State Hazard Mitigation Plan by FEMA as "Enhanced" Qualifies California Agencies for Additional Funding after Major Disasters
- Created on Monday, 16 December 2013 20:38
- Written by IVN
Sacramento, California - The efforts of emergency planners representing local, state and tribal agencies, special districts and educational institutions in California have again been recognized by the Federal Emergency Management Agency (FEMA) with its designation of the 2013 California State Multi-Hazard Mitigation Plan (SHMP) on September 30th as an "enhanced" plan.
The "enhanced" designation makes California eligible for millions of dollars in additional federal Hazard Mitigation Grant Program (HMPG) funds following each Major Disaster declaration that is issued during the next three years.
Development of the 2013 SHMP is the culmination of nearly a year's work by a multi-agency, multi-disciplinary team of subject matter experts representing more than 80 agencies. The project was facilitated by the California Governor's Office of Emergency Services (Cal OES) and the City & Regional Planning Department, California Polytechnic University, San Luis Obispo. The project team was charged with implementing the 2010 plan and updating it to comply with the most-current FEMA requirements.
Under current law, states with hazard mitigation plans recognized by FEMA as "standard" are eligible to receive up to 15 percent of the total individual and public assistance funds spent by FEMA after each Presidential disaster declaration. States with "enhanced" plans are eligible to receive up to 20 percent of the total funds spent by FEMA on individual and public assistance programs after each declaration.
The SHMP represents the state's primary hazard mitigation guidance document, and provides an updated and comprehensive description of California's historical and current hazard analysis, mitigation strategies, goals and objectives. Innovative features of the California hazard mitigation plan include an expanded discussion of climate change and adaptation strategies, a new and expanded section on volcanic hazards in the state, as well as significant mitigation initiatives, strategies and actions completed since adoption of the 2010 SHMP.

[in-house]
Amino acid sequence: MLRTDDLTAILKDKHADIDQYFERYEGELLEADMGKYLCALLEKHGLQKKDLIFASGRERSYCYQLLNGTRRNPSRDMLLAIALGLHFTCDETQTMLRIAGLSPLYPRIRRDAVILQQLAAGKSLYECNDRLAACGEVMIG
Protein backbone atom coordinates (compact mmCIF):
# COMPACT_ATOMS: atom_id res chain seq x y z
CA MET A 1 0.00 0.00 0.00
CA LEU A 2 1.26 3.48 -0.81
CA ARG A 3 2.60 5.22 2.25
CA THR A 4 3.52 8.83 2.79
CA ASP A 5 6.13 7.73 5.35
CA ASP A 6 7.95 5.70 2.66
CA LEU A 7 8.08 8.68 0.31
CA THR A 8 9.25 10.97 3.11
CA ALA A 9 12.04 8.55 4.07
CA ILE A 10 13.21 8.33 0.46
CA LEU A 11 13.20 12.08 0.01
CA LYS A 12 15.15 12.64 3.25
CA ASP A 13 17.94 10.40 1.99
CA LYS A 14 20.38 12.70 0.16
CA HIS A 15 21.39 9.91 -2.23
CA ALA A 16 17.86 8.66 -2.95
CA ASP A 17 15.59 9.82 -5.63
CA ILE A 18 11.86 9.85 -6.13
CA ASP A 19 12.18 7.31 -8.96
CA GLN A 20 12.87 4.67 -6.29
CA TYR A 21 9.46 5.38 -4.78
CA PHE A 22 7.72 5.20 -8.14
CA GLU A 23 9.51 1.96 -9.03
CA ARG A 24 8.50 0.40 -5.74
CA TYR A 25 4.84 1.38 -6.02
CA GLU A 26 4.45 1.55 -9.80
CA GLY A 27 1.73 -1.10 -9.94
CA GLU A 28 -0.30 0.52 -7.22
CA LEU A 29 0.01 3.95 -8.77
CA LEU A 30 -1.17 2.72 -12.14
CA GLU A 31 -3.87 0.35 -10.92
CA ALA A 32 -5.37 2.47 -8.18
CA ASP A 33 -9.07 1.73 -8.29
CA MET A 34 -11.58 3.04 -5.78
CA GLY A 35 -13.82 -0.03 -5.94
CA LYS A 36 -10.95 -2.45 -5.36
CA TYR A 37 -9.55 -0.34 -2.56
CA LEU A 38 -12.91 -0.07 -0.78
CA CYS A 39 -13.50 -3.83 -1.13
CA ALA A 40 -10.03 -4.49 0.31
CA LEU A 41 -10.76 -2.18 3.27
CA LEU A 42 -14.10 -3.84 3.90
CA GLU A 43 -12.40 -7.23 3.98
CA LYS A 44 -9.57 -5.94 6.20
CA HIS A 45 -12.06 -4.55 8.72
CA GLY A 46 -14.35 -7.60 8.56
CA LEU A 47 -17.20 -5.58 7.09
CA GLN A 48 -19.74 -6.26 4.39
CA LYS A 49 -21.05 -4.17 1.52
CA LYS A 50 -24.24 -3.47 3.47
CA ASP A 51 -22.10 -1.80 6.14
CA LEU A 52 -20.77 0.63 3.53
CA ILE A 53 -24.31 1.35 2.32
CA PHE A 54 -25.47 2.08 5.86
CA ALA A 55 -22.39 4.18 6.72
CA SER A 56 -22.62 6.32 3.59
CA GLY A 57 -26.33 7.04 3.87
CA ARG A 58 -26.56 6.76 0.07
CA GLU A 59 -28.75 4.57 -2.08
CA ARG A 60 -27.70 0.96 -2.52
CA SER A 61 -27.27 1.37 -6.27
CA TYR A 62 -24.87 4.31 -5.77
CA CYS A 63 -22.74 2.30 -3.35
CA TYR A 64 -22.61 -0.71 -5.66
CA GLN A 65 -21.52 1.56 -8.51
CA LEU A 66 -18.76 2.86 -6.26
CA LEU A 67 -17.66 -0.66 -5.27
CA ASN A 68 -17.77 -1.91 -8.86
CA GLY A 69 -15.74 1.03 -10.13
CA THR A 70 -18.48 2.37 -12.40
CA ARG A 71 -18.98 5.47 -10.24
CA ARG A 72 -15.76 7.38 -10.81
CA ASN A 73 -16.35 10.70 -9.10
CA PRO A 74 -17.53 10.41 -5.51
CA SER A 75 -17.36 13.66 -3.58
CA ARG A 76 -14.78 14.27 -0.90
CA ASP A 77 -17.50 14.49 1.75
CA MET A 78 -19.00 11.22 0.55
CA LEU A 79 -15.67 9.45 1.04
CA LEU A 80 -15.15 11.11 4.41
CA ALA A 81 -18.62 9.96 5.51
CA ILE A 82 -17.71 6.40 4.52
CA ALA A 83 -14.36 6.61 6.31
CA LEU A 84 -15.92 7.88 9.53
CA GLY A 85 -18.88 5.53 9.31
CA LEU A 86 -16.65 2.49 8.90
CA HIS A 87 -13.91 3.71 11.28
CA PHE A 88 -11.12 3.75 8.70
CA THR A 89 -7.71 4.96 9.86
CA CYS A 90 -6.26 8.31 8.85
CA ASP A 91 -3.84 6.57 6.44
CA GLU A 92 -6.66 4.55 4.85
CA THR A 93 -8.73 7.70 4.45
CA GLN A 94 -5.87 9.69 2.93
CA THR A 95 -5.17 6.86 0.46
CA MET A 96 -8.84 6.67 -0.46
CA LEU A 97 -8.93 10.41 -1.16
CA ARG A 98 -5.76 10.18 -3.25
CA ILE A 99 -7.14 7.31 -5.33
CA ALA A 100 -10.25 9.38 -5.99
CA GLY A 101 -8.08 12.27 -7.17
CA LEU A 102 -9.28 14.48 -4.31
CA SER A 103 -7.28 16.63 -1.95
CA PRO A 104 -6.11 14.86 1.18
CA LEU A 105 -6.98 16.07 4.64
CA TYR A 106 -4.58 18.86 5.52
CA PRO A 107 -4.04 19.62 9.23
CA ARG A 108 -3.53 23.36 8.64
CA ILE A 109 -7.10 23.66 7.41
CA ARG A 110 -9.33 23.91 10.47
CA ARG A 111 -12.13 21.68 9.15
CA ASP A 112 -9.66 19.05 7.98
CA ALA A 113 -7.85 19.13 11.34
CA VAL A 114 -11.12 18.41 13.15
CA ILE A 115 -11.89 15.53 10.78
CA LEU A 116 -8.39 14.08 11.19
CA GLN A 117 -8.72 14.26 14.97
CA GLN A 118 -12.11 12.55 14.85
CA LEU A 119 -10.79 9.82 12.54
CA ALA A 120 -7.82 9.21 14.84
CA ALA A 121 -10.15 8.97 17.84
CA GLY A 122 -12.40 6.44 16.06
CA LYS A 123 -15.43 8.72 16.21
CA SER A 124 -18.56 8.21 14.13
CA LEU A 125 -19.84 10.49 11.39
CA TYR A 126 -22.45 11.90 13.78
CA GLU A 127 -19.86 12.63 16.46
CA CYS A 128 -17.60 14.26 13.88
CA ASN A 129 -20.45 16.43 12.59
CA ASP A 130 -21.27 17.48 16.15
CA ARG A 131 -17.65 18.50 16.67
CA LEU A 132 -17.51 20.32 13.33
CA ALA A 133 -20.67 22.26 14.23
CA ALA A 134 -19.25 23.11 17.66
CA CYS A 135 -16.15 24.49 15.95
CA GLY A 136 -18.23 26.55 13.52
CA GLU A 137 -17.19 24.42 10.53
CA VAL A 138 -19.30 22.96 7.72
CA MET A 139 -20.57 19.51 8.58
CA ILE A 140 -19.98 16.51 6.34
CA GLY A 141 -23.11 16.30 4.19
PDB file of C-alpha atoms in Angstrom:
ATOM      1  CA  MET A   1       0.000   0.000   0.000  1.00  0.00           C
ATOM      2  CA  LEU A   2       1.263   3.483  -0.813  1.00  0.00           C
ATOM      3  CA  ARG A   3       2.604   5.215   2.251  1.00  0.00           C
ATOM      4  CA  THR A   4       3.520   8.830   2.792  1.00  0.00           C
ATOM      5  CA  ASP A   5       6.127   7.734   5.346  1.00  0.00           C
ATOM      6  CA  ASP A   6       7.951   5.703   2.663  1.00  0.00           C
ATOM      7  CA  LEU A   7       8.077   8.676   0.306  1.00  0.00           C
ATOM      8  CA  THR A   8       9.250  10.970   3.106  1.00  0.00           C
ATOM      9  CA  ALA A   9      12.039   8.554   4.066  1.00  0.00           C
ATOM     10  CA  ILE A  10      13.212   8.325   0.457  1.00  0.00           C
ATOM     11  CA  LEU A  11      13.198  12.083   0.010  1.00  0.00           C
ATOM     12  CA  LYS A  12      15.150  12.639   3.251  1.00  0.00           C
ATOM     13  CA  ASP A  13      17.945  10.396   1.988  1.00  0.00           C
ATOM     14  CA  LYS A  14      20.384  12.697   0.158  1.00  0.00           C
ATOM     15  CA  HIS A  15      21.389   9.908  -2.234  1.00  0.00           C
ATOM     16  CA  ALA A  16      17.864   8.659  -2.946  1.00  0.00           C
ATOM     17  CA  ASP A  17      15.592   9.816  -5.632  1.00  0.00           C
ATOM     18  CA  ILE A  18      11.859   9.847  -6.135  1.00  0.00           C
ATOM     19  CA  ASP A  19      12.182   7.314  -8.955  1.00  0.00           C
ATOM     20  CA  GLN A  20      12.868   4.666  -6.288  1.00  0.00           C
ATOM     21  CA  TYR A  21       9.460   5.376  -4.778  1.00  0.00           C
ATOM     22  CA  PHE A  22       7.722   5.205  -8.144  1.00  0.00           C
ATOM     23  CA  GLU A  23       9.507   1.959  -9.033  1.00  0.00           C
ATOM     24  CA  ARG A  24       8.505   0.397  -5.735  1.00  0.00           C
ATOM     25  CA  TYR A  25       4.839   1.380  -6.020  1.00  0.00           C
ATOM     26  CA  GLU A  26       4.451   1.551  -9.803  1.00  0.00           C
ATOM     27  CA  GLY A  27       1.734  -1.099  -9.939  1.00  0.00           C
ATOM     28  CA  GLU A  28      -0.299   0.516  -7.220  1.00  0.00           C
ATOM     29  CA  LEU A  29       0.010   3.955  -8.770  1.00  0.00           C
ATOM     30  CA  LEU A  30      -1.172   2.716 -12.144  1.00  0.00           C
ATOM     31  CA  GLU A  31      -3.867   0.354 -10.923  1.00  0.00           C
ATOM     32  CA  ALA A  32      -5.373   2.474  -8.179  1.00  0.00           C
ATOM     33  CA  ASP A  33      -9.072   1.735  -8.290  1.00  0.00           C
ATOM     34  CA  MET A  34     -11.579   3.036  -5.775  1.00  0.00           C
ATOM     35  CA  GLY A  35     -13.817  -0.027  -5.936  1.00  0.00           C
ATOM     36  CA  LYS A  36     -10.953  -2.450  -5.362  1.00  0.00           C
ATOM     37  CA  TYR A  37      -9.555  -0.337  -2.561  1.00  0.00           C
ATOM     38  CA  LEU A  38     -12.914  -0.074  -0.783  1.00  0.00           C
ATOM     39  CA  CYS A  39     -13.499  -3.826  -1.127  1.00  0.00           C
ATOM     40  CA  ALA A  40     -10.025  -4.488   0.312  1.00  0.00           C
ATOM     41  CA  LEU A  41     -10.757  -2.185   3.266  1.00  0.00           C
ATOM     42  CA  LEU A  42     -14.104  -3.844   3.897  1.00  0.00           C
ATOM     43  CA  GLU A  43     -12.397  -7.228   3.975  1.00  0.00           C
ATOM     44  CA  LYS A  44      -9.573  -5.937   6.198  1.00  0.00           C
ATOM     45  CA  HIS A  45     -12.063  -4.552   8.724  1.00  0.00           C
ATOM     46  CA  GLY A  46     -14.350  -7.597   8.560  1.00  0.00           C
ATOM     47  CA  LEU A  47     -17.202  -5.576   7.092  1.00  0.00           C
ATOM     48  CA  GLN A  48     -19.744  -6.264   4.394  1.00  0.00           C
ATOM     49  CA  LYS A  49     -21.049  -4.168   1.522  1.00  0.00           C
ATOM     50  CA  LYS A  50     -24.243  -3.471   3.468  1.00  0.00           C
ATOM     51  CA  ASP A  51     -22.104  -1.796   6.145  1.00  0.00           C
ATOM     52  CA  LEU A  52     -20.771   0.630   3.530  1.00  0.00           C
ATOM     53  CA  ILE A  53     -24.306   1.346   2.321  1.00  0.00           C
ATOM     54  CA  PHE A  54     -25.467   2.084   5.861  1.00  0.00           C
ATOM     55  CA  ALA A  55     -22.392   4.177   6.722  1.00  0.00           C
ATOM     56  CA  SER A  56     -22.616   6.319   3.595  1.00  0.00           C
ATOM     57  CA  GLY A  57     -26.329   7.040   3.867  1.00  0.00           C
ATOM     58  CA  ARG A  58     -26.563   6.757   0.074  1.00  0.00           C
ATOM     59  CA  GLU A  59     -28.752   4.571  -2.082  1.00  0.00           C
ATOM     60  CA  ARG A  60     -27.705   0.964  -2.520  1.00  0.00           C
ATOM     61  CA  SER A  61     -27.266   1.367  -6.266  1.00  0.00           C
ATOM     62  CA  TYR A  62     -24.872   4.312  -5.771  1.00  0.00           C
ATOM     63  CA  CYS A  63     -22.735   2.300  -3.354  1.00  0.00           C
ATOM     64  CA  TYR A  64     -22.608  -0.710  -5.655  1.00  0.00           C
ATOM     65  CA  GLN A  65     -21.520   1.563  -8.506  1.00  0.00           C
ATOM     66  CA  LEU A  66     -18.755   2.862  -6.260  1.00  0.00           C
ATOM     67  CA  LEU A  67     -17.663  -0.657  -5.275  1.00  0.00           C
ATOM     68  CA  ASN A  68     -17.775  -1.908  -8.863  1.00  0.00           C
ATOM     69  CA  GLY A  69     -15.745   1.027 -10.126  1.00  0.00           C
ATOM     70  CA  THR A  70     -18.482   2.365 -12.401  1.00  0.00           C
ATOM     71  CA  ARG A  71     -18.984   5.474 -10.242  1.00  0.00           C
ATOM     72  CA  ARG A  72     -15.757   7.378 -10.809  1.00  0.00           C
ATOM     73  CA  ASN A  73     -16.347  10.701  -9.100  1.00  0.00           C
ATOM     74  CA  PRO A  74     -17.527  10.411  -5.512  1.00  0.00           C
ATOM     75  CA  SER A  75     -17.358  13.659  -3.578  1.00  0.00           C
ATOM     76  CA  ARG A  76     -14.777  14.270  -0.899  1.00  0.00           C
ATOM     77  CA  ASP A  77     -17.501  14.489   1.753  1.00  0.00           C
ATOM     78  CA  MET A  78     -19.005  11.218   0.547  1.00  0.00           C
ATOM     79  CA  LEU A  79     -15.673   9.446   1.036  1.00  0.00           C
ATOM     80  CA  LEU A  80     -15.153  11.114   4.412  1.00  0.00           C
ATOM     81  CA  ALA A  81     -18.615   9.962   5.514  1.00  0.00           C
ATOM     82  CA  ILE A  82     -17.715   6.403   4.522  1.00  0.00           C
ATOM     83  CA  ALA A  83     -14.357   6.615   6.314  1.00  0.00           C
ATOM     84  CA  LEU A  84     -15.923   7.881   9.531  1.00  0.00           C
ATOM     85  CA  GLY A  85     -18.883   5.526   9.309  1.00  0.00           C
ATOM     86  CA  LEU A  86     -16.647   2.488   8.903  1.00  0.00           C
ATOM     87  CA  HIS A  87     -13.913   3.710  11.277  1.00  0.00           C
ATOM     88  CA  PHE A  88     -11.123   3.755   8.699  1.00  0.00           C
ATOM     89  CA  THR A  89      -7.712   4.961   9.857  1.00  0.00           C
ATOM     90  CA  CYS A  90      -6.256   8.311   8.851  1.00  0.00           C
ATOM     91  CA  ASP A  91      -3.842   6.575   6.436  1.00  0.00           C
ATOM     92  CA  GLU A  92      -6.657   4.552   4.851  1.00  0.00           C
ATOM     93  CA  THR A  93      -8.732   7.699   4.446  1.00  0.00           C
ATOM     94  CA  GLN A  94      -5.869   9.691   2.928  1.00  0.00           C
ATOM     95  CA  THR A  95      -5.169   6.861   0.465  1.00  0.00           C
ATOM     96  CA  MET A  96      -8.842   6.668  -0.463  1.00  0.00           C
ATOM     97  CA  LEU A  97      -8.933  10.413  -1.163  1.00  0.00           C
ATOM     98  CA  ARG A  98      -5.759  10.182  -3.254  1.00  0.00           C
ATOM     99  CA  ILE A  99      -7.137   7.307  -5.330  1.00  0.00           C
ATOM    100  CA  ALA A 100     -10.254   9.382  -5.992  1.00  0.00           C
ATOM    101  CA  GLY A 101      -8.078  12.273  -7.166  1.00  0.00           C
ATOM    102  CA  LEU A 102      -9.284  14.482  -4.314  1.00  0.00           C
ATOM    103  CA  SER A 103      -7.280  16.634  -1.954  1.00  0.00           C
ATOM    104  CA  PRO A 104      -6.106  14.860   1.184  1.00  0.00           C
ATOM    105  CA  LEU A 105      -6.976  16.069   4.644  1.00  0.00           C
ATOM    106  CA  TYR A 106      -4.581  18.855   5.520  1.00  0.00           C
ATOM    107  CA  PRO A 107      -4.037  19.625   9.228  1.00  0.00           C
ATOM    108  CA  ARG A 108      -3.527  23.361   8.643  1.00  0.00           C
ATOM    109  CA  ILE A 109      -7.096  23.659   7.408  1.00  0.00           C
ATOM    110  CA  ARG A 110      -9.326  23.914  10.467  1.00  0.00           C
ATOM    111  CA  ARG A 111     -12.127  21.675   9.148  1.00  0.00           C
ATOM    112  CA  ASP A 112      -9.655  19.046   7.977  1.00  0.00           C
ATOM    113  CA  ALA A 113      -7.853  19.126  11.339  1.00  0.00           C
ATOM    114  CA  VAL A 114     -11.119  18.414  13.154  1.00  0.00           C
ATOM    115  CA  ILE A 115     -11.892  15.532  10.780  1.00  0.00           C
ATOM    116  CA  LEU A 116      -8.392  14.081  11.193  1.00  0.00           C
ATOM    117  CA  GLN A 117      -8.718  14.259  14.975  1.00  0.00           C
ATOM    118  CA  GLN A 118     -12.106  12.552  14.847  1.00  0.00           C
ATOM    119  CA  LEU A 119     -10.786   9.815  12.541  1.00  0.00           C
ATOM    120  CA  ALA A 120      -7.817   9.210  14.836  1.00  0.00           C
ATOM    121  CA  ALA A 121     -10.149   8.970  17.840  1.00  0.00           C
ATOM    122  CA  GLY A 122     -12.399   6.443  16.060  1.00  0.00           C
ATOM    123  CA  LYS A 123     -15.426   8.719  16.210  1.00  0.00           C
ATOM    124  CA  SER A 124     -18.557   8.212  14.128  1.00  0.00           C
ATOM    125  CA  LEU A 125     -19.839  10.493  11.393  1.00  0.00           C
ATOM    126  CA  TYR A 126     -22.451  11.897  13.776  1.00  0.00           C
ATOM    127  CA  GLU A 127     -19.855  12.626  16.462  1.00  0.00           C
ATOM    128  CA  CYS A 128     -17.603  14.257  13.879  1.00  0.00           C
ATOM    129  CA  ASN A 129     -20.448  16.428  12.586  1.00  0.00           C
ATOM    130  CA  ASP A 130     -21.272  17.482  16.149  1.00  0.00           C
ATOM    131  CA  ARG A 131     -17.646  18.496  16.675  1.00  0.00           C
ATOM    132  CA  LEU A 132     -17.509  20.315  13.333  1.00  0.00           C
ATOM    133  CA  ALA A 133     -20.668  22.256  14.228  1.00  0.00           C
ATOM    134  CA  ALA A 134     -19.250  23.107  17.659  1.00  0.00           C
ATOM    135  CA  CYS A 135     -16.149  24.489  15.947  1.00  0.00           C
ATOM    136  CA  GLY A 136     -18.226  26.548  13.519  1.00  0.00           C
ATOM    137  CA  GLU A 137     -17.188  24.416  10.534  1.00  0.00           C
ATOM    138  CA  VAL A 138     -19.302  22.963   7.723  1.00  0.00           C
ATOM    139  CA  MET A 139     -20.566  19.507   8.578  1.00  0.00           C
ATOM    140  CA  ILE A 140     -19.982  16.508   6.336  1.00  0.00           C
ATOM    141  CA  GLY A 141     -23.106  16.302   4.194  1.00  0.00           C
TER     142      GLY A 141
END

"FEMA's recognition of our state Multi-Hazard Mitigation Plan as enhanced for the third consecutive review cycle puts us in elite company and is a tribute to the hard work of the team that put the plan together," said Mark Ghilarducci, Director of the California Governor's Office of Emergency Services (Cal OES), which spearheaded the development of the plan.
"Recognition by FEMA of California's hazard mitigation plan as an 'enhanced plan' has paid tremendous dividends for local, state and tribal agencies in California and the taxpayers they serve," noted Ghilarducci. "Since January 2010, having an enhanced hazard mitigation plan has enabled us to receive approximately $33.8 million in Hazard Mitigation Grant Program funds and more than $135 million in federal Public Assistance funds."
During the past decade, state, local and qualified non-profit agencies have used mitigation funds provided by FEMA following presidential disaster declarations and their own cash and in-kind matches for property risk-reduction projects such as the acquisition and elevation of endangered buildings in floodplains, the implementation of watershed management projects, seismic upgrades to hospitals and Geographic Information System (GIS) mapping.
"FEMA is pleased, but not surprised that California has again joined the ranks of those seven states designated as having 'enhanced' Hazard Mitigation plans," said FEMA Region IX Administrator Nancy Ward. "That California has long been a leader in many facets of Emergency Management and disaster preparedness is no secret. But this 'enhanced' designation makes it possible for even greater federal resources to be made available following natural disasters in California."
Information about the California State Hazard Mitigation Plan, FEMA's Hazard Mitigation Grant Program and related topics is available at: